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|Image Info||Original File Name: Domestic Guinea Pig (Cavia porcellus)_1.jpg Resolution: 700x525 File Size: 98265 Bytes Date: 2003:05:17 15:03:03 Camera: Canon PowerShot G1 (Canon) F number: f/2.5 Exposure: 1/60 sec Focal Length: 672/32 Upload Time: 2007:11:23 11:15:39|
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|Subject||Guinea Pig (Cavia porcellus) - Wiki|
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Guinea Pig (Cavia porcellus) - Wiki
Guinea pigs (also commonly called cavies after their scientific name) are rodents belonging to the family Caviidae and the genus Cavia. Despite their common name, these animals are not pigs, nor do they come from Guinea. They are originally native to the Andes, and while no longer extant in the wild, they are closely related to several species that are commonly found in the grassy plains and plateaus of the region. The guinea pig plays an important role in the folk culture of many indigenous South American groups, especially as a food source, but also in folk medicine and in community religious ceremonies. Since the 1960s, efforts have been made to increase consumption of the animal outside South America.
In Western societies, the guinea pig has enjoyed widespread popularity as a household pet since its introduction by European traders in the 16th century. Their docile nature, their responsiveness to handling and feeding, and the relative ease of caring for them, continue to make the guinea pig a popular pet. Organizations devoted to competitive breeding of guinea pigs have been formed worldwide, and many specialized breeds of guinea pig, with varying coat colors and compositions, are cultivated by breeders.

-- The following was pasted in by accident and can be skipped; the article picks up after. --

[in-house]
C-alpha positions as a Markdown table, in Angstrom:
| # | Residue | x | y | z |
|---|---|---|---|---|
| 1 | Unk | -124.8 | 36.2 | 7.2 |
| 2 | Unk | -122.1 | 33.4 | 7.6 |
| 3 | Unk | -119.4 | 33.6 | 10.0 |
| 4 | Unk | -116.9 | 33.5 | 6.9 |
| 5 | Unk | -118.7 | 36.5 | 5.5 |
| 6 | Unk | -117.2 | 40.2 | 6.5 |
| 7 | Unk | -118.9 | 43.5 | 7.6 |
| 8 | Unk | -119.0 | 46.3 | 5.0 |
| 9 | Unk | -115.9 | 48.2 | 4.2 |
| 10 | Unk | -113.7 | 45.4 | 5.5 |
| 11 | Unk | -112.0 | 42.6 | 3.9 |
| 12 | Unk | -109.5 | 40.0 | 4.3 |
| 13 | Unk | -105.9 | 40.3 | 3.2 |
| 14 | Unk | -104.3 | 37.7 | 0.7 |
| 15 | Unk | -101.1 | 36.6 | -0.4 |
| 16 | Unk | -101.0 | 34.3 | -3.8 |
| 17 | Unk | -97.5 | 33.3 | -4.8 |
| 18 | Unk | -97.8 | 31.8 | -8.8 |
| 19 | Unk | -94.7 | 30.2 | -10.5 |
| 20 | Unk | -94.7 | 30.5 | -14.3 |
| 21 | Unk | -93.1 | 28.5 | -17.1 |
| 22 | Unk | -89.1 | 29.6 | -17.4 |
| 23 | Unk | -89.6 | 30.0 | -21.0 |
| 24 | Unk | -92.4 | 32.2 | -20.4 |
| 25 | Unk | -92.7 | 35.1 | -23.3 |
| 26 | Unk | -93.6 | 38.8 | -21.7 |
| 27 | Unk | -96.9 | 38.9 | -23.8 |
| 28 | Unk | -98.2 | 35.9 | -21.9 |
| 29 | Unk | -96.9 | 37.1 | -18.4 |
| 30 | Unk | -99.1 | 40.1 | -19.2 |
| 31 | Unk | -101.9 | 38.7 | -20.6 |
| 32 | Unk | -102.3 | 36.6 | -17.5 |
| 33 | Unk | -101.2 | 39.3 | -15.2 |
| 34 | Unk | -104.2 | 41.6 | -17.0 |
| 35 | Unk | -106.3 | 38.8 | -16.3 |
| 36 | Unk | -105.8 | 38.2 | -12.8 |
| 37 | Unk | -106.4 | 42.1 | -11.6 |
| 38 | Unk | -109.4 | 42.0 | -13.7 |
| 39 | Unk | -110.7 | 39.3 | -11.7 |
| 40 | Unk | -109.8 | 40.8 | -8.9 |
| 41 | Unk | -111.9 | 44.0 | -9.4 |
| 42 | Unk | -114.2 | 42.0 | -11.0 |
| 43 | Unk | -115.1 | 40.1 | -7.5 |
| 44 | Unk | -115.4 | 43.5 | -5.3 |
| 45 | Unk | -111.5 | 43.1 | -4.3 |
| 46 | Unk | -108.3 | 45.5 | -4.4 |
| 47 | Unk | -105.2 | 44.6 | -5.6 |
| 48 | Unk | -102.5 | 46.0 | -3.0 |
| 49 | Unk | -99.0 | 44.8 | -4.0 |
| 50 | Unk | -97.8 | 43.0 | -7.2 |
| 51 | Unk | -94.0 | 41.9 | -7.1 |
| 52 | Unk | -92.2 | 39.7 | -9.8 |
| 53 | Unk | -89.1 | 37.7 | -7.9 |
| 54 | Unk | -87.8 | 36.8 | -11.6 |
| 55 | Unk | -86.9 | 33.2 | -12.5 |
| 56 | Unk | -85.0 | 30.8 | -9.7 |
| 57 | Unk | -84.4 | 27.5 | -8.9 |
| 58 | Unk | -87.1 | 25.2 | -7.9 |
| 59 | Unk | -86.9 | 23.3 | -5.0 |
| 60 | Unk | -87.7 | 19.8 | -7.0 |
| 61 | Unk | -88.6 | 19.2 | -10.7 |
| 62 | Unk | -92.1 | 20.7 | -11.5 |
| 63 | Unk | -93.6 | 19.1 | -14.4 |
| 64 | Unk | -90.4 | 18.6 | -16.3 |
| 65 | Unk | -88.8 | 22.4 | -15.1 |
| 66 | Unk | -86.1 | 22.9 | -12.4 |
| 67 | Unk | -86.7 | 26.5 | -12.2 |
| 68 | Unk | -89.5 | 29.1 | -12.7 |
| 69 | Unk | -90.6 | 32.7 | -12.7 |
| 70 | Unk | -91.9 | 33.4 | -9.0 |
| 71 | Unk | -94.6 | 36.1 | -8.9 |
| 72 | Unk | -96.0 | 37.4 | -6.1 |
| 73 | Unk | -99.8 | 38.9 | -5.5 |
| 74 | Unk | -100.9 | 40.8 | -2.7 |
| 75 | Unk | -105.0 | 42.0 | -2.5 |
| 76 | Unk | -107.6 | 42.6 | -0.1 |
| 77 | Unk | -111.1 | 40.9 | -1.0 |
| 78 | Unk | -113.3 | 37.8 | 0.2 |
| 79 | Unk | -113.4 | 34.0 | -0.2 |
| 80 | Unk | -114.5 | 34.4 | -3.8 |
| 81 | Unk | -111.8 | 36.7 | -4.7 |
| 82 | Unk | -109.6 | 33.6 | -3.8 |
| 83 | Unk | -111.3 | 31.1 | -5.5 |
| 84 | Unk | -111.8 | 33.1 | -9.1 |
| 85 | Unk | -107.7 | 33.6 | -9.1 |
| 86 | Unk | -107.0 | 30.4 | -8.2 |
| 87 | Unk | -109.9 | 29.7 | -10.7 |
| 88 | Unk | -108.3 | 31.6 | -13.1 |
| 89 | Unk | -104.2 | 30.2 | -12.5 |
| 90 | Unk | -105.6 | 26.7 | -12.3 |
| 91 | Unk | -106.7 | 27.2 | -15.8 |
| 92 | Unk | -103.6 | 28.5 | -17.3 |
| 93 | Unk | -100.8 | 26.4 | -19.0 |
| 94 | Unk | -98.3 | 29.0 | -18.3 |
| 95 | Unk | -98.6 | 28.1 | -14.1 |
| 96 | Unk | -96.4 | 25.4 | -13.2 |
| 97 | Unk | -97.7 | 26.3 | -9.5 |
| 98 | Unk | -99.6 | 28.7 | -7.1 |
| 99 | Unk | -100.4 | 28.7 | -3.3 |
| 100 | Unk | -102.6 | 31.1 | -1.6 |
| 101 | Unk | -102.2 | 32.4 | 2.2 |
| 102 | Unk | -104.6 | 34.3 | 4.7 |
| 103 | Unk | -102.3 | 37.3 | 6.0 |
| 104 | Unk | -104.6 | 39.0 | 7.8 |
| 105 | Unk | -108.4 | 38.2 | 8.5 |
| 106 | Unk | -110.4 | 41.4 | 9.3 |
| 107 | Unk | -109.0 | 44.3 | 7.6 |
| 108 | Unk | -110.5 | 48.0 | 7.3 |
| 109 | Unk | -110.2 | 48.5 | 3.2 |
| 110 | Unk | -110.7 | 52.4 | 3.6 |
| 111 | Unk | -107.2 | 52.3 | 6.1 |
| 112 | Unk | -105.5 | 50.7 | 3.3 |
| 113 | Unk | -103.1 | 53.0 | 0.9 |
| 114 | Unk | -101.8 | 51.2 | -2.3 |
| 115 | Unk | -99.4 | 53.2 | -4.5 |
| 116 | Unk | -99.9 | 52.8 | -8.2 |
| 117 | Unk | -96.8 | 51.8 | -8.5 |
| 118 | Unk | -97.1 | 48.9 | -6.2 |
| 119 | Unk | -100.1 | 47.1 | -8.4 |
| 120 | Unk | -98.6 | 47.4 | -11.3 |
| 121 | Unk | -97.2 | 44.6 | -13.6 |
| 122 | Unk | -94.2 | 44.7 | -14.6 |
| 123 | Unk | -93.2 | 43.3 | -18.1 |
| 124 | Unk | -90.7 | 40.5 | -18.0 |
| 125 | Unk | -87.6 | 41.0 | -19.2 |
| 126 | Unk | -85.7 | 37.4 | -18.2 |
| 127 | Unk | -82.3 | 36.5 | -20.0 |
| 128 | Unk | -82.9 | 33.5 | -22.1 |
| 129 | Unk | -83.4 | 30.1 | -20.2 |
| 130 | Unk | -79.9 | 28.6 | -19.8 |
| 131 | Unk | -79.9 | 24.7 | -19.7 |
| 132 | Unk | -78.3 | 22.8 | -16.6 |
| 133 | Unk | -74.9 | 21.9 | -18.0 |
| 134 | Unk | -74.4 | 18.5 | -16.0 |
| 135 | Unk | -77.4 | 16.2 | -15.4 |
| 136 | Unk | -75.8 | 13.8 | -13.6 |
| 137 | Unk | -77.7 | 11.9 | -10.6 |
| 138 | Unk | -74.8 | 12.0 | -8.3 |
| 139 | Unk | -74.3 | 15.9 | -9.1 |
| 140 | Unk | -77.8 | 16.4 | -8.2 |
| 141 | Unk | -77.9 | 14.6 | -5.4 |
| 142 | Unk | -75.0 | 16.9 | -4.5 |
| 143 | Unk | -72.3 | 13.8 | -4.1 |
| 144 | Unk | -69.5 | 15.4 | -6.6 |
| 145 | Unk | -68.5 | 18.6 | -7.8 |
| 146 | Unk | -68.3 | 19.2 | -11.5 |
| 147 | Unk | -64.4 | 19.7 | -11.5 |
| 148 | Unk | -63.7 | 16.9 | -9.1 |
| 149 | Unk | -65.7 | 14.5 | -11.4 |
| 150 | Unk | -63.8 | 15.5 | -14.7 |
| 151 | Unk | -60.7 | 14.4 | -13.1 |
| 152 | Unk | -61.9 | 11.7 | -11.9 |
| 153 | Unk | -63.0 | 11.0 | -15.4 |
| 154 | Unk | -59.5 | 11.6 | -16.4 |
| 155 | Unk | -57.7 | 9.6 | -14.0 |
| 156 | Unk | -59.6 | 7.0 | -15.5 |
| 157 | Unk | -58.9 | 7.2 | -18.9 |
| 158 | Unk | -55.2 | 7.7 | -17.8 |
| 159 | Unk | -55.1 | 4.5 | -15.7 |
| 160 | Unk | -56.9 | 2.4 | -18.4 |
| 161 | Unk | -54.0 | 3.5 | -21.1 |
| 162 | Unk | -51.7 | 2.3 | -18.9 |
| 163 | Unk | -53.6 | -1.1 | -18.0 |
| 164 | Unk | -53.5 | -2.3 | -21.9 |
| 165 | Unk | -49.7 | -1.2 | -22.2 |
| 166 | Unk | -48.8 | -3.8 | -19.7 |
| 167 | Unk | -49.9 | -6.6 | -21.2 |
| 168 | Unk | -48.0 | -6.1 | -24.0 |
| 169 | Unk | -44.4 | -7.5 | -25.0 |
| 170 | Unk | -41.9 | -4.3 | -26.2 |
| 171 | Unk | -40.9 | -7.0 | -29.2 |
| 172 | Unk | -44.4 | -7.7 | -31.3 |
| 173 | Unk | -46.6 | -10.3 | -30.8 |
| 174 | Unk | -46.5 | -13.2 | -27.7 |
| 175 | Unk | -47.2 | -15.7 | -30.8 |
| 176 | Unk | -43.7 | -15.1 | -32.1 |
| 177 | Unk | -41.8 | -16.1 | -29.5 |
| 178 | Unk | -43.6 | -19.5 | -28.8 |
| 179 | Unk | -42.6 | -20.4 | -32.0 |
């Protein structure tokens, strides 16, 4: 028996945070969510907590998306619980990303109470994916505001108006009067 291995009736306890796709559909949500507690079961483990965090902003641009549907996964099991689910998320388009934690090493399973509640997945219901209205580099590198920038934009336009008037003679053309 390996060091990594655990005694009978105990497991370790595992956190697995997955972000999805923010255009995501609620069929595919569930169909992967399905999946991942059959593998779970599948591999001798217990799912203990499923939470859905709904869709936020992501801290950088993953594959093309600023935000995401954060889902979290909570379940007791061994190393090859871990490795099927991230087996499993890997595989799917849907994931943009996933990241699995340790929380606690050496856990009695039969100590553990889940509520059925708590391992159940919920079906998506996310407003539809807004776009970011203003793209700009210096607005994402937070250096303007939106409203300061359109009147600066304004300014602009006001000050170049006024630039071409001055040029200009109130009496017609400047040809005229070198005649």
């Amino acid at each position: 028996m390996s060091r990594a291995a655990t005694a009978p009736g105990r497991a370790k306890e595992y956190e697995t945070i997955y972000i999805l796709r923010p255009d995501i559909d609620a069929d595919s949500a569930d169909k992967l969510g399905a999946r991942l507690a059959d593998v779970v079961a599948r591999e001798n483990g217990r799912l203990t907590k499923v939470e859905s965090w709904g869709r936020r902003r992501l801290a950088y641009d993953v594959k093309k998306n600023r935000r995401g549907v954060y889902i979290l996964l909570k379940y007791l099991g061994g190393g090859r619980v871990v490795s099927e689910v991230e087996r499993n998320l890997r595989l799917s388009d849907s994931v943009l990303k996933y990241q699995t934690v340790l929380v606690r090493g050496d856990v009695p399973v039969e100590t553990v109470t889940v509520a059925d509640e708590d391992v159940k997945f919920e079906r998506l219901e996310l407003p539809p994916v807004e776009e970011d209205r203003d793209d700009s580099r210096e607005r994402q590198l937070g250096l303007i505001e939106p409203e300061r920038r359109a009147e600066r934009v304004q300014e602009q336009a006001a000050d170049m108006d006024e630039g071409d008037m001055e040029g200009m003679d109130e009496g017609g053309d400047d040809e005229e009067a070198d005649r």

Guinea pig is also used as a metaphor in English for a subject of experimentation; this usage became common in the first half of the 20th century. Biological experimentation on guinea pigs has been carried out since the 17th century; the animals were frequently used as a model organism in the 19th and 20th centuries, but have since been largely replaced by other rodents such as mice and rats. They are still used in research, primarily as models for human medical conditions such as juvenile diabetes, tuberculosis, scurvy, and pregnancy complications.
The common guinea pig was first domesticated as early as 5000 BC for food by mountain tribes in the Andean region of South America (present-day Ecuador, Peru and Bolivia). Statues dating from ca. 500 BC to 500 AD which depict guinea pigs have been unearthed in archaeological digs in Peru and Ecuador. The Moche people of ancient Peru worshipped animals and often depicted the guinea pig in their art. From ca. 1200 AD to the Spanish conquest in 1532, selective breeding resulted in many varieties of domestic guinea pigs, which form the basis for some of the modern domestic breeds. They continue to be a food source in the region; most households in the Andean highlands raise the animal, which subsists off the family's vegetable scraps in kitchens. Folklore traditions involving guinea pigs are numerous; they are exchanged as gifts, used in customary social and religious ceremonies, and frequently referenced in spoken metaphors. They also play a role in traditional healing rituals by folk doctors, or curanderos, who use the animals to diagnose diseases such as jaundice, rheumatism, arthritis and typhus. They are rubbed against the bodies of the sick, and are seen as a supernatural medium. Black guinea pigs are considered especially useful for diagnoses. The animal may also be cut open and its entrails examined to determine whether or not the cure was effective. These methods are widely accepted in many parts of the Andes, where Western medicine is either unavailable or distrusted.